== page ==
Early Roman theater appeased the gods and amused the people.
Plautus witnessed a time of Roman expansion and military conflict in the Middle East, South Italy, and North Africa, when an influx of new ideas, plunder, and slaves was starting to change the traditional Roman way of life. Performances of comedies took place at festivals to the gods, introduced to ensure the safety of Roman citizens and soldiers.
The scene on this mixing bowl for wine and water from southern Italy shows Greek-style comic actors performing on a wooden stage in grotesque costumes and masks. Such comedies eventually shaped performance in Rome.
Apulian Red-Figure Bell Krater (detail), 370–360 B.C., Greek, made in Apulia. Terracotta, 13 3/8 in. high. The J. Paul Getty Museum, 96.AE.113. Gift of Barbara and Lawrence Fleischman. Image: Bruce White Photography
Plautus’s “funny” is much like sitcom humor today, with more insults and violence.
The comedies of Plautus were fabulae palliatae (“stories in a Greek cloak”), based on Greek New Comedy models and set in Athens. Exactly how much the playwright changed the original lost Greek plays is debated, but clearly he translated them, Romanized them, and put his own stamp on the singing and dancing that were an essential component of the performances.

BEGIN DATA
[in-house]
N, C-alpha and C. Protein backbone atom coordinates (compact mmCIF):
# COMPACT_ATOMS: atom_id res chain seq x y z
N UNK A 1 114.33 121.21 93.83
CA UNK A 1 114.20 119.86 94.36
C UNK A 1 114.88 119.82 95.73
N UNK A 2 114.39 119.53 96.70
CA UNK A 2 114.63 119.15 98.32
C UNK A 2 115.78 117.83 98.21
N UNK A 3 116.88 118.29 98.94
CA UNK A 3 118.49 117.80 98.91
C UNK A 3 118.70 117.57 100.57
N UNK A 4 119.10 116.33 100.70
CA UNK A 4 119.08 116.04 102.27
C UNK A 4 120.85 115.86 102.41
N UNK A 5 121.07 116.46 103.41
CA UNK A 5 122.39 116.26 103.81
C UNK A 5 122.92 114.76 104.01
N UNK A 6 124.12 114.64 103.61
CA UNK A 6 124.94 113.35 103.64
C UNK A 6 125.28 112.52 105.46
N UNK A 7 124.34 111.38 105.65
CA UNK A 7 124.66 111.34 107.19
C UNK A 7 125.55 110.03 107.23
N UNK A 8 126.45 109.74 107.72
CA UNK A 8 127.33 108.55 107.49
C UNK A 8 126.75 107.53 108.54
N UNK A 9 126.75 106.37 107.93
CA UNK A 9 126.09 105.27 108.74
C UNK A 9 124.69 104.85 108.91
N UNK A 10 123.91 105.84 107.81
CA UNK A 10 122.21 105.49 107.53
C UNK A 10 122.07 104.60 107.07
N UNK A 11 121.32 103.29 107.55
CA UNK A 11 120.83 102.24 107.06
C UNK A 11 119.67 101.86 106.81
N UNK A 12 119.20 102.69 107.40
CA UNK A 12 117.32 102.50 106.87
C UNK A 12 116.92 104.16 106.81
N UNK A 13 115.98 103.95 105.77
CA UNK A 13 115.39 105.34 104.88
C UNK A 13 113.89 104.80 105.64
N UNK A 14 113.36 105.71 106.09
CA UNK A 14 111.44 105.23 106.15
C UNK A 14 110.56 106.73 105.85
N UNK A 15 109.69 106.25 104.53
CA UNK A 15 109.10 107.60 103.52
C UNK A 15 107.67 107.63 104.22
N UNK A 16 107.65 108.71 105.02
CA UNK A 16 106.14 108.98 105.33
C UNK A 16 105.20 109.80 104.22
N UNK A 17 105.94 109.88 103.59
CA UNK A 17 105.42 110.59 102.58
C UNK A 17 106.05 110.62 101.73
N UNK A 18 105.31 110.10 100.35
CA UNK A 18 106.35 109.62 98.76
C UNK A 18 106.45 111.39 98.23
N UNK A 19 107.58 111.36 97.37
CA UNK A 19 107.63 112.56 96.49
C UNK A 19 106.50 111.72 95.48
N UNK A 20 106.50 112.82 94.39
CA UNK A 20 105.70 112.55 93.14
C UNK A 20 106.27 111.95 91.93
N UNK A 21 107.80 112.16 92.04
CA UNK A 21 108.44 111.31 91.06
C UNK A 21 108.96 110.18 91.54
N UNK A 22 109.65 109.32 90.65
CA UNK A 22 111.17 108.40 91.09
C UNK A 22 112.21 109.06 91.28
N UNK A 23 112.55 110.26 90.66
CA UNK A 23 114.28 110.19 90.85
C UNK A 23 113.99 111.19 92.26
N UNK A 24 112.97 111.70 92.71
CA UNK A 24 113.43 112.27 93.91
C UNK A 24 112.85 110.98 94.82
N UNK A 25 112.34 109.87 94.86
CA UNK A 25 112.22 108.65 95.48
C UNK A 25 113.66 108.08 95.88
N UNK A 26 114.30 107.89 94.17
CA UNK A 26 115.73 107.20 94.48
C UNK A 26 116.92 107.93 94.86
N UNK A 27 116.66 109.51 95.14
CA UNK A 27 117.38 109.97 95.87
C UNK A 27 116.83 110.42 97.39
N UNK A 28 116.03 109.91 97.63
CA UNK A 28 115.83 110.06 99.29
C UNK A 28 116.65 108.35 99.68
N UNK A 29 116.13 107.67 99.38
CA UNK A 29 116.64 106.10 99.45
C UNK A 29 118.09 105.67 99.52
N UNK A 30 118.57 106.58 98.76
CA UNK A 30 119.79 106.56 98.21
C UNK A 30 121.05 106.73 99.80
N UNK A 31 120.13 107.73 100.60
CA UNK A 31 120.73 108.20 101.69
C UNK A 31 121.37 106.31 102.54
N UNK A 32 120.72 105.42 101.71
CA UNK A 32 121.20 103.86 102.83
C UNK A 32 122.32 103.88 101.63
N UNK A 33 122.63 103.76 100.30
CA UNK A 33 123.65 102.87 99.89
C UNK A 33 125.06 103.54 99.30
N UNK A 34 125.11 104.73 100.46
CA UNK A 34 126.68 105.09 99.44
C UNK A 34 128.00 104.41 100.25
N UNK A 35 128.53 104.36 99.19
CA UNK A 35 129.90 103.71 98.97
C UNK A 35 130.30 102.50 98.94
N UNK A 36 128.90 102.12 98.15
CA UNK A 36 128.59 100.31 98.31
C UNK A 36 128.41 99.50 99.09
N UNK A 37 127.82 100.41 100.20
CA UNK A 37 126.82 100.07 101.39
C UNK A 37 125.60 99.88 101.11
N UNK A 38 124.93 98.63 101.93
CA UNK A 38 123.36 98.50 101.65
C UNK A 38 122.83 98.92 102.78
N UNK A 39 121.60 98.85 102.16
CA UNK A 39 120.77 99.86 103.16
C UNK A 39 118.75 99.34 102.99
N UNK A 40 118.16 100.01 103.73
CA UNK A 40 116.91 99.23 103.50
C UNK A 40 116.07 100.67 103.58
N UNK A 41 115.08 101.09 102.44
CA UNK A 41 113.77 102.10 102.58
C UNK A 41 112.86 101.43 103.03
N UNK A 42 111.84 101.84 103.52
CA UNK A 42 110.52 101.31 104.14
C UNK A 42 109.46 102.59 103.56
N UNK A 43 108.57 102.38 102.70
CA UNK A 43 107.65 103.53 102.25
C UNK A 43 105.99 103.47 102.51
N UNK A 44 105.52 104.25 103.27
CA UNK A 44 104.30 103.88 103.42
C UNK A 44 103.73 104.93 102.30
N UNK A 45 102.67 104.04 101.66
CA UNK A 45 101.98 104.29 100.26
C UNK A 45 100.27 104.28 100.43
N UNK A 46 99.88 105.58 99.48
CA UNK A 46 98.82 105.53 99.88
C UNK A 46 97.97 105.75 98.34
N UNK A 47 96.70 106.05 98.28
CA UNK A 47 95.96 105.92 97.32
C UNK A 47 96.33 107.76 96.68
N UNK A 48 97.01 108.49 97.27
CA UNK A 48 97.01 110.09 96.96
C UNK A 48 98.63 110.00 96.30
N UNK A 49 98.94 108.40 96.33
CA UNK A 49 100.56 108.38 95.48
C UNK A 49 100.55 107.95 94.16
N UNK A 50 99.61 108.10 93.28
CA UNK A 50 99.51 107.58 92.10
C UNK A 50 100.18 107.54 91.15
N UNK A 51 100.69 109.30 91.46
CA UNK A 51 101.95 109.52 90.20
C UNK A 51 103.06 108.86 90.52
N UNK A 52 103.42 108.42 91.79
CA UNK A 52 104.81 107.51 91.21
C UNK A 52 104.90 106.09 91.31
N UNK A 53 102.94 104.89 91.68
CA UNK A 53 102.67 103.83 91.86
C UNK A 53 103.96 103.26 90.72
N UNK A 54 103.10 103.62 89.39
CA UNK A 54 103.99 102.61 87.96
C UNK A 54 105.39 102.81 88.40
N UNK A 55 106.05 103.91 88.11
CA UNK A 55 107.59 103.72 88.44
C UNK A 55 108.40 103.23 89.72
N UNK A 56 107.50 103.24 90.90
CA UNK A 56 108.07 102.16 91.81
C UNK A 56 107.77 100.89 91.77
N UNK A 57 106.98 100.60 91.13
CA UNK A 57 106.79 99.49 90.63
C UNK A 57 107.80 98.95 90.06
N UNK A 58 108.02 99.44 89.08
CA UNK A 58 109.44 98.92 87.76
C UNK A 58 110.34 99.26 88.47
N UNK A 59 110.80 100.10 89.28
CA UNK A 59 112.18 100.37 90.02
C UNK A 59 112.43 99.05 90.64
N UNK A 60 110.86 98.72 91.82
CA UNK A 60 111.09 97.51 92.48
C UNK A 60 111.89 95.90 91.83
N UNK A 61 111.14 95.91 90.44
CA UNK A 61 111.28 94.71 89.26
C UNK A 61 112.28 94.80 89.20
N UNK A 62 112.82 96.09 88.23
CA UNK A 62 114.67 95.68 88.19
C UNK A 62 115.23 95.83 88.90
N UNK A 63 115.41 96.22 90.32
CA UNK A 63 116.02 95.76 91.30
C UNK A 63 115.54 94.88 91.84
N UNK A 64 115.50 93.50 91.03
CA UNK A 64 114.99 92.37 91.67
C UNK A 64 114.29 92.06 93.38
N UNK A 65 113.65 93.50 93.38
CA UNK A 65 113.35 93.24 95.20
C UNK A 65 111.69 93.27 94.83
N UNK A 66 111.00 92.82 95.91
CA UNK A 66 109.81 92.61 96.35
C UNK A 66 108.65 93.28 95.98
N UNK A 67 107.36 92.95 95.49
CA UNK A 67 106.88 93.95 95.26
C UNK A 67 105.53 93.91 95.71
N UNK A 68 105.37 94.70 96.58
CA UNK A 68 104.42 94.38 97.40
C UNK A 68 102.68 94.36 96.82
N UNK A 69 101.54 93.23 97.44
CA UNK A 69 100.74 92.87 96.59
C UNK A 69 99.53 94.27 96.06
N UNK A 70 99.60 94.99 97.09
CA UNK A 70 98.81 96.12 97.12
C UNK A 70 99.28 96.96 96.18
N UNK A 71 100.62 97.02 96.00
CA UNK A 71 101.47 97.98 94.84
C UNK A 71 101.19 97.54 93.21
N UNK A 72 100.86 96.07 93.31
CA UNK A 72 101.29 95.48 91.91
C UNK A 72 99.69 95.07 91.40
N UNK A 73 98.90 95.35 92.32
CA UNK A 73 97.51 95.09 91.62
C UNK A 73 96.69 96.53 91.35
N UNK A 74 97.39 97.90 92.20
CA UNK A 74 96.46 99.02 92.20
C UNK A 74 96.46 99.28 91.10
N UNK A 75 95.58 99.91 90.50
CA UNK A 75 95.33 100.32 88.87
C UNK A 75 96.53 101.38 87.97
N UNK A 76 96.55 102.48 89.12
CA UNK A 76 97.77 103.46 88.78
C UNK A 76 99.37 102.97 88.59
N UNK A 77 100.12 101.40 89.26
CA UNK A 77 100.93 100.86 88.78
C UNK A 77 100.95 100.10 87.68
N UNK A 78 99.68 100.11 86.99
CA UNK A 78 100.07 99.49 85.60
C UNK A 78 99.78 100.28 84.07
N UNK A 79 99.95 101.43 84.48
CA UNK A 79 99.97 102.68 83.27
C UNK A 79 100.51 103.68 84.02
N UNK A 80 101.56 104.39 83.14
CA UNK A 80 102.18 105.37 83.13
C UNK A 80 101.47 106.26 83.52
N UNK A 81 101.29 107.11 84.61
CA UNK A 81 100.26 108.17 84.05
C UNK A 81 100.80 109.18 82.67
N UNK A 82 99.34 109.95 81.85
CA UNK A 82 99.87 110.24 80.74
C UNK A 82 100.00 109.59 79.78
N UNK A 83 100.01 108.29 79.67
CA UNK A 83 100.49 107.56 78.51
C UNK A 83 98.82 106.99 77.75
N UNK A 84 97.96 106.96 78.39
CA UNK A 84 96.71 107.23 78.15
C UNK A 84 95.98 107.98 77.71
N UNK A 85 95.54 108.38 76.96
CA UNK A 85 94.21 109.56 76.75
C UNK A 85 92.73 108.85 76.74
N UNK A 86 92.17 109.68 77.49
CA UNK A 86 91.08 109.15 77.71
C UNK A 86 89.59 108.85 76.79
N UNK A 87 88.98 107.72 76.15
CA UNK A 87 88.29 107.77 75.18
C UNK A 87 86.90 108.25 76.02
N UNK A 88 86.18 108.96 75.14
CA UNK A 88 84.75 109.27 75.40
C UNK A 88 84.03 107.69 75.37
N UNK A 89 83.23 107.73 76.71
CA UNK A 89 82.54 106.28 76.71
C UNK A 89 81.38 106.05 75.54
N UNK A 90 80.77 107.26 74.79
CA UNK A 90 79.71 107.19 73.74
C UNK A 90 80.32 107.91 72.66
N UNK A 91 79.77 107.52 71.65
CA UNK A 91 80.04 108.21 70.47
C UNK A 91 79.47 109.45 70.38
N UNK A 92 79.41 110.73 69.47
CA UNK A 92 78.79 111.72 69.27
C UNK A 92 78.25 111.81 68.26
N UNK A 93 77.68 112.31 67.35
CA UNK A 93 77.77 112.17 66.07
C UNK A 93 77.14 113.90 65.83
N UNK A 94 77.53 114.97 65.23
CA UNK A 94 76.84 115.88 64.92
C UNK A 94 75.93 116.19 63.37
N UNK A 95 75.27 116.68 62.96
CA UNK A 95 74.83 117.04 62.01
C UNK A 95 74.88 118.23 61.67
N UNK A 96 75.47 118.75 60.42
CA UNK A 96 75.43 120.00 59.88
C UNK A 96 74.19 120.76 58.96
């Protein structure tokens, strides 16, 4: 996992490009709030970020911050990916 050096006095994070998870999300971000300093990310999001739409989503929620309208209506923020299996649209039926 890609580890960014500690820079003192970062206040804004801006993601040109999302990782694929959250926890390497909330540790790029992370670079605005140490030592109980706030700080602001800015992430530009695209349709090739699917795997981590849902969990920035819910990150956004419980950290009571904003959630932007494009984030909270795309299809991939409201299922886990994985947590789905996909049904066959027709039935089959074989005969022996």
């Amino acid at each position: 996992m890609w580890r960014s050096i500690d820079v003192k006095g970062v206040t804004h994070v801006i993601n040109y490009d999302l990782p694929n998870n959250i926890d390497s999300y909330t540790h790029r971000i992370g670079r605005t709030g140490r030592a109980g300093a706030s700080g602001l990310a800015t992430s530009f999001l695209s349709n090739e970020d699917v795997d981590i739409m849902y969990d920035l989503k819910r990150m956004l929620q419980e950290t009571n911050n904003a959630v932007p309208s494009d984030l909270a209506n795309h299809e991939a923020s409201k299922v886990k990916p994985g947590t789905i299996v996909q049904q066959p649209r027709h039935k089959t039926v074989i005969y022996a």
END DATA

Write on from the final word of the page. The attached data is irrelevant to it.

The plays are a lot like sitcoms today: they make fun of social situations and the problems of families. Awkward situations and social inversions make people laugh, and although many themes became standard in Roman comedy (“overindulged young male acts up”), a new twist on a familiar topic was enjoyable then, as it still is today.
People also never seem to grow tired of watching one character mock another who doesn’t notice, or make fun of people in the audience, or collude with the crowd. Humorous miscommunications and misunderstandings were core features of ancient comedy, along with making fun of the socially higher-up. And then there’s the over-the-top slapstick, ad libbing, innuendo, and very bawdy jokes. The Troubies employ all these elements of ancient comedy.
A little harder for us to understand today is the prominence of slaves and the violent humor in Plautus’s plays; slaves are insulted and threatened with extreme violence, from beatings to crucifixion. Yet they are also powerful characters. A central figure of Haunted House is a deceitful male slave who tricks his gullible owner, and a key character is a freed-slave prostitute.
Tranio, the cunning slave (right), with Theopropides (left), the rich father. Matt Walker of the Troubies, who also directs the play, plays Tranio; Michael Faulkner plays Theopropides. Photo: Craig Schwartz